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Uncertainty and predictability in geophysics: Chaos and multifractal insights

Abstract : "Uncertainty and error growth are crosscutting geophysical issues. Since the ""chaos revolution"" the dominant paradigm has been the ""butterfly effect"": the dependence on initial conditions is so sensitive that errors grow exponentially fast with characteristic times. This was the outcome of studying superficially simple caricatures of more involved systems. We critically analyze the physical relevance of these models and the mathematical generality of this effect. We emphasize that the atmosphere, oceans, rain etc., are spatially extended turbulent systems, with wide ranges of spatial scales. Turbulent phenomenology already shows that errors grow only slowly across these scales; they follow power laws, there are no characteristic times. An important recent realization is that in spite of strong anisotropies the dynamically significant range of scales is much larger than previously thought and that the role of intermittency is drastic and yields much more frequent extremes. The focus is now on time-space geophysical scaling behavior: their multifractality. It is found quite generally - not only for turbulent fields- that an infinite hierarchy of exponents is required to characterize the predictability decay from average to extreme events. Nevertheless, these laws are meaningful over the whole time range from short to long term; we give their explicit expression. This multifractal predictability suggests the advantages of stochastic rather than deterministic sub-grid parametrizations, and makes stochastic forecasting very attractive."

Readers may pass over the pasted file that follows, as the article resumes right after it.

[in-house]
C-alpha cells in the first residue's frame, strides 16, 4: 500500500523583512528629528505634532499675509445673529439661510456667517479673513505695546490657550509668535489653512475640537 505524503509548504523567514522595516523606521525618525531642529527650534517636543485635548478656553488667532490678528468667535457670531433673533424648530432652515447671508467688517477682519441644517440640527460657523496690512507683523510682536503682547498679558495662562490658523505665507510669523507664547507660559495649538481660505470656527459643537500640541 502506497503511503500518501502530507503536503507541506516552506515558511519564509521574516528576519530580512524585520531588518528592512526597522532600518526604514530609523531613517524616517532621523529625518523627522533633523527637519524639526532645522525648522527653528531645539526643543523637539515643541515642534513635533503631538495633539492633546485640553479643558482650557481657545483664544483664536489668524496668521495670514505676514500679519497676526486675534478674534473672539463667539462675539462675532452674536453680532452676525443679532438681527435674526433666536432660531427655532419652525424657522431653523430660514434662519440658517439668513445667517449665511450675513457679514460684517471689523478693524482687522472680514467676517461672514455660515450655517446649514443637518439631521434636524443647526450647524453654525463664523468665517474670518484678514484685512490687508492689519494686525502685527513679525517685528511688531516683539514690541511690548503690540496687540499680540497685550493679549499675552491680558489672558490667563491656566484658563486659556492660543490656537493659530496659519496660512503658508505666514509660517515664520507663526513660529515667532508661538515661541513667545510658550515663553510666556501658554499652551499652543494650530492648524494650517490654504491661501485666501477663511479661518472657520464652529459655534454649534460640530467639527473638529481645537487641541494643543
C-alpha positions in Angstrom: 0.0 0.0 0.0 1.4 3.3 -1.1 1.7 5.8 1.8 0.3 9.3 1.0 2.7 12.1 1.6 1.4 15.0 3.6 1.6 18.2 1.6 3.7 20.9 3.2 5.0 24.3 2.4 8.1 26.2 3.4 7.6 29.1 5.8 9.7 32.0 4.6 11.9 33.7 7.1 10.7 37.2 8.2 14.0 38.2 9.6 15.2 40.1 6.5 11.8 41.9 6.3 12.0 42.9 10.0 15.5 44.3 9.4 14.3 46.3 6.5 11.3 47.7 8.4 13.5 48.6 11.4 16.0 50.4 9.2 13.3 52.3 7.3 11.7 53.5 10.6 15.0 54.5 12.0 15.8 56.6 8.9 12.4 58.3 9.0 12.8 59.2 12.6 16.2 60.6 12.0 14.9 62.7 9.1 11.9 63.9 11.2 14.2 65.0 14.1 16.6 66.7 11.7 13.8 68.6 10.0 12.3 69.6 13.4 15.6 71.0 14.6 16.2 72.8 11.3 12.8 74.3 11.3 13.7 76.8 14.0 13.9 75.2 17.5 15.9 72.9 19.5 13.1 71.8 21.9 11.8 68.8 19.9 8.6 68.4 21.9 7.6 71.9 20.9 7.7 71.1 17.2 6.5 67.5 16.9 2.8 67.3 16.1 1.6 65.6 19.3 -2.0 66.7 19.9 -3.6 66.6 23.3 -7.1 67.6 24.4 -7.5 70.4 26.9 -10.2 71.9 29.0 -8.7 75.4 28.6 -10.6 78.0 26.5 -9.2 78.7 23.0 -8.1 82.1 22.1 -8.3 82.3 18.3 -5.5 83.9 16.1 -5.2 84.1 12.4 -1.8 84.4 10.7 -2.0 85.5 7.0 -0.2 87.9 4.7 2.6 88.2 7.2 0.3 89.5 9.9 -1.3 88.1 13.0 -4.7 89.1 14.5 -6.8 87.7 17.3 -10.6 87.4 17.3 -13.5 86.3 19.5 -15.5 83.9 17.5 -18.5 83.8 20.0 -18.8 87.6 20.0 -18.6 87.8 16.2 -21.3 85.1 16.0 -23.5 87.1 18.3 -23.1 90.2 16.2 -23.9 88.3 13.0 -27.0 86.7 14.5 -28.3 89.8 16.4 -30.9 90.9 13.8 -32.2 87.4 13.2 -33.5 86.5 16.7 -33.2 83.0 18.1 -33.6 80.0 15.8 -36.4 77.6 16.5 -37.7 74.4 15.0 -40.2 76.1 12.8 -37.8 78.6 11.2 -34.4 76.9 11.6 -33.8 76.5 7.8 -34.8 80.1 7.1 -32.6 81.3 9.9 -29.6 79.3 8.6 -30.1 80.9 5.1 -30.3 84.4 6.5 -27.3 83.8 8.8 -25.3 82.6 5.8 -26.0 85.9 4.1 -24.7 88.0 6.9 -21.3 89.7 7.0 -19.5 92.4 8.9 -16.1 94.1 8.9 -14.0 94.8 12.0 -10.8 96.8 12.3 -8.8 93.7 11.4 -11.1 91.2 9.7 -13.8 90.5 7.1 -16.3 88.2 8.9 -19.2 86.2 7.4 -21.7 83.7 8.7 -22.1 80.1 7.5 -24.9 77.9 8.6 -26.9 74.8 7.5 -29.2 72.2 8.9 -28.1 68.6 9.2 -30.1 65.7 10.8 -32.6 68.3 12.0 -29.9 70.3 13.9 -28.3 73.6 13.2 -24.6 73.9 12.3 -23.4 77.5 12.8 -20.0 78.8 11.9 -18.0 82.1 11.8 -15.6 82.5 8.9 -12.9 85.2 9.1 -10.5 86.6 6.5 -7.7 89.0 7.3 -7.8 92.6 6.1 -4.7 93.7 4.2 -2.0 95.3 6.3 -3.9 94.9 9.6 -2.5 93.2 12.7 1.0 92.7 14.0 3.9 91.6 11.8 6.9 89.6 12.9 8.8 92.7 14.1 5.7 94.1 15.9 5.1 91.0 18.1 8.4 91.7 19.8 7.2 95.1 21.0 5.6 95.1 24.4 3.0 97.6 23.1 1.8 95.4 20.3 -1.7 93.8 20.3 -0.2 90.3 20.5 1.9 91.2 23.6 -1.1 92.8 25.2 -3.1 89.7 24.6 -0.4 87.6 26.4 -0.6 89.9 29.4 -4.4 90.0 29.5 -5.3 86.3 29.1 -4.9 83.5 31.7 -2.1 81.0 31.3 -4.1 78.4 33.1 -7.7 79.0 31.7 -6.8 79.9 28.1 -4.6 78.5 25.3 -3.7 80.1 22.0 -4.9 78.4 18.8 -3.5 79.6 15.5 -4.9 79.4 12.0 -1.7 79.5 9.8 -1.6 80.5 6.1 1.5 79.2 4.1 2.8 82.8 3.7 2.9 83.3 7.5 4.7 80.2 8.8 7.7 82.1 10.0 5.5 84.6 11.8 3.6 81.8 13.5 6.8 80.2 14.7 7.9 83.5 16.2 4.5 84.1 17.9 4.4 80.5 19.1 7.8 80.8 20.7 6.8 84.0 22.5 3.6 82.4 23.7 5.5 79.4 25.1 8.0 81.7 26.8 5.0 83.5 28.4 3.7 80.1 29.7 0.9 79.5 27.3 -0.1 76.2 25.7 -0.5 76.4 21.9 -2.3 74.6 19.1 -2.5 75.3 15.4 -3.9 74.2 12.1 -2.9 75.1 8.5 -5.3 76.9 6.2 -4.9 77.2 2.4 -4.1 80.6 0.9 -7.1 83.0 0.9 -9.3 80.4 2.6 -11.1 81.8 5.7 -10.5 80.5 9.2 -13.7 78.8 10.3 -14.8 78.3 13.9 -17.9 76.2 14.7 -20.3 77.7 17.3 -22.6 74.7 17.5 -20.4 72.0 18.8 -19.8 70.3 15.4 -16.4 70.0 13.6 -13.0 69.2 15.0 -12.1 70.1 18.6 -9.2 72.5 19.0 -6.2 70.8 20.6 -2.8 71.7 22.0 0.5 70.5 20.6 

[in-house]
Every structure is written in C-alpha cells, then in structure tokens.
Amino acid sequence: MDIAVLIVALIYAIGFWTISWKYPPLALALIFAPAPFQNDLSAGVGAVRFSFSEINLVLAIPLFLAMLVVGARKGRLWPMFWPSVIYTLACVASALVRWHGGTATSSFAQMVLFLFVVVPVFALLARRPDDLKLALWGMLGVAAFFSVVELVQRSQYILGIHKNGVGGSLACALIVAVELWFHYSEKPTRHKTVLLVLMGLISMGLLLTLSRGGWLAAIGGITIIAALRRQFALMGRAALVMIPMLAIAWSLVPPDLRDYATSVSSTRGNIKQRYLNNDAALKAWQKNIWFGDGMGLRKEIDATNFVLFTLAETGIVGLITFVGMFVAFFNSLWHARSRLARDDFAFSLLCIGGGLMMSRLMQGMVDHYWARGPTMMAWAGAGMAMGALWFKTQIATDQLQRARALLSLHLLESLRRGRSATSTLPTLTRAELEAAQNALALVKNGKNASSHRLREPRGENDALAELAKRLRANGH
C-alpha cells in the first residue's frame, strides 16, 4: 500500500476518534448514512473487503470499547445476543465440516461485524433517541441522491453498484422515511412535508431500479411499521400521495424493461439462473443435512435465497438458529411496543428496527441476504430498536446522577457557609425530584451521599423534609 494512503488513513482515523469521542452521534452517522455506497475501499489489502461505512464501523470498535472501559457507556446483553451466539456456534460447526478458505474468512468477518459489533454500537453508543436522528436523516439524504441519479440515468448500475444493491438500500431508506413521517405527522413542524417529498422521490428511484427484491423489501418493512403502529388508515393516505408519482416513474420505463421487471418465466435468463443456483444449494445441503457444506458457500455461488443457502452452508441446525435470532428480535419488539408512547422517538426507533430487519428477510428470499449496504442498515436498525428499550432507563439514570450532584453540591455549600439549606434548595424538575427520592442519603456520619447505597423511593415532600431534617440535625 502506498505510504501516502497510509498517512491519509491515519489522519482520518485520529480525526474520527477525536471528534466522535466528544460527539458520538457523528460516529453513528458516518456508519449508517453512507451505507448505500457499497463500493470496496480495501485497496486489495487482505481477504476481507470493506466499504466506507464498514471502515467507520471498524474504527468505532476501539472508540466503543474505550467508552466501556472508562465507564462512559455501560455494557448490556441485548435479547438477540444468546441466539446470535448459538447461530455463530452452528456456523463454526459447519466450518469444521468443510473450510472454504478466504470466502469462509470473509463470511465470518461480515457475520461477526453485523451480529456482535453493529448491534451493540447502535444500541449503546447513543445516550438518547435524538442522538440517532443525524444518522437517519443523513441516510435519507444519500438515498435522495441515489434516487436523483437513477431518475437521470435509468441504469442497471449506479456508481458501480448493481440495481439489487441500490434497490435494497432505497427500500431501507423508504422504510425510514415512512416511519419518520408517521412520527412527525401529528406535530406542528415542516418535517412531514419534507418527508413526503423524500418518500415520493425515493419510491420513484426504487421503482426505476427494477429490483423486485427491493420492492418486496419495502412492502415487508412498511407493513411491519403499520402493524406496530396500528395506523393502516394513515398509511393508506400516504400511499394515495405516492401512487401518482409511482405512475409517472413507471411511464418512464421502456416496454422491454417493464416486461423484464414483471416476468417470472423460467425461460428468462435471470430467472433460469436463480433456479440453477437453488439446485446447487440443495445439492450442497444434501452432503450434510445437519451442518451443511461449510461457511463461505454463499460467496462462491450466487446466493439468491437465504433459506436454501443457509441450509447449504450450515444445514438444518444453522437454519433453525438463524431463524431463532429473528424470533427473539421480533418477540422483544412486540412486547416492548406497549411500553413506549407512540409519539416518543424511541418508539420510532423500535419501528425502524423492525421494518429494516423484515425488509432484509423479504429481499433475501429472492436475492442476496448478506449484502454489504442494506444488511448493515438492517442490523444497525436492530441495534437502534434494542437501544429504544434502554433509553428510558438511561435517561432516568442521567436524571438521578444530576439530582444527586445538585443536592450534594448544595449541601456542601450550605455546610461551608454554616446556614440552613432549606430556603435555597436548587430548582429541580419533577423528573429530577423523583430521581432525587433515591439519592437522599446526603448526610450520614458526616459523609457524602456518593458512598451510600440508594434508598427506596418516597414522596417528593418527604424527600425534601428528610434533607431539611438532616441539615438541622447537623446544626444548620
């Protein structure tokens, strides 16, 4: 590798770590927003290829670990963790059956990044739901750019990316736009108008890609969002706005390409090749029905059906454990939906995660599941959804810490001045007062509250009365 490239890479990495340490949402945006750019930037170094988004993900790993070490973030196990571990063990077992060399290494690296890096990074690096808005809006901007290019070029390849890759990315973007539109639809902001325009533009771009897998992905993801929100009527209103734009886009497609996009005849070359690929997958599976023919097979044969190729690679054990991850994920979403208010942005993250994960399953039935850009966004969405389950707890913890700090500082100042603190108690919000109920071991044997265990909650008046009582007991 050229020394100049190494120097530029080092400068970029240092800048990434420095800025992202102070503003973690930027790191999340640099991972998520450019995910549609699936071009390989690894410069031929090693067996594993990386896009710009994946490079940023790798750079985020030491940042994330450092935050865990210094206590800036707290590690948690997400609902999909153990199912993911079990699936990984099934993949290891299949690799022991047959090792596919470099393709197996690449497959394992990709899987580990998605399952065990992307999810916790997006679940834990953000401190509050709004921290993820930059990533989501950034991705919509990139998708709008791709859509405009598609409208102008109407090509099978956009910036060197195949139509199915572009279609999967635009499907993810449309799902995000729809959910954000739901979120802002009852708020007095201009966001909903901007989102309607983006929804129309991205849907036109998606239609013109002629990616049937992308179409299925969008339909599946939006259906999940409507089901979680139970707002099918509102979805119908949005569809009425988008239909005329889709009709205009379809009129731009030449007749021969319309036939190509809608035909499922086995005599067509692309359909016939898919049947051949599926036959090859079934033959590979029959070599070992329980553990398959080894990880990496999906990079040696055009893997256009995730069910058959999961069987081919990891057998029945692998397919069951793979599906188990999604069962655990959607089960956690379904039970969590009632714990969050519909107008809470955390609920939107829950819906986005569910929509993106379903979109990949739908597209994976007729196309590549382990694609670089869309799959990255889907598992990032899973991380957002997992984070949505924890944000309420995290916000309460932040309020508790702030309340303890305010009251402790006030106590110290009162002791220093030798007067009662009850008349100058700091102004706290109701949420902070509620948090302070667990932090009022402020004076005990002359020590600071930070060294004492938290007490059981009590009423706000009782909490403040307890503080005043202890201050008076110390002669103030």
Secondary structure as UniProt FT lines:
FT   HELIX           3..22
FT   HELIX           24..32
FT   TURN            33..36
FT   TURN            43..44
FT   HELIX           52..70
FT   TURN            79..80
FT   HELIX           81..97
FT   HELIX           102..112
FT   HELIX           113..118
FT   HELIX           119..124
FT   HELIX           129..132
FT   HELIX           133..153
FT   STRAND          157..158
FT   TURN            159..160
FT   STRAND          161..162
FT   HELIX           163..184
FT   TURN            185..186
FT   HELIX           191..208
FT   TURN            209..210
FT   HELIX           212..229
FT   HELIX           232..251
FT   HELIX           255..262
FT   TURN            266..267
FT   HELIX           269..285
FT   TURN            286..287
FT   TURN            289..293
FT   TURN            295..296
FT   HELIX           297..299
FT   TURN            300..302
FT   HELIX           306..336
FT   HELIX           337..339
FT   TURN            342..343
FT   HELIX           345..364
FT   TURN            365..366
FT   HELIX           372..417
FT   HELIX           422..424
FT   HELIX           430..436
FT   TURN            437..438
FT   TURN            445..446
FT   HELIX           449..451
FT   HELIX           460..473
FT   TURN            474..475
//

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Soumis le : lundi 25 juin 2012 - 14:52:22
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D Schertzer, S. Lovejoy. Uncertainty and predictability in geophysics: Chaos and multifractal insights. STATE OF THE PLANET: FRONTIERS AND CHALLENGES IN GEOPHYSICS, 2004, 150, pp.317--334. ⟨10.1029/150GM25⟩. ⟨hal-00711683⟩



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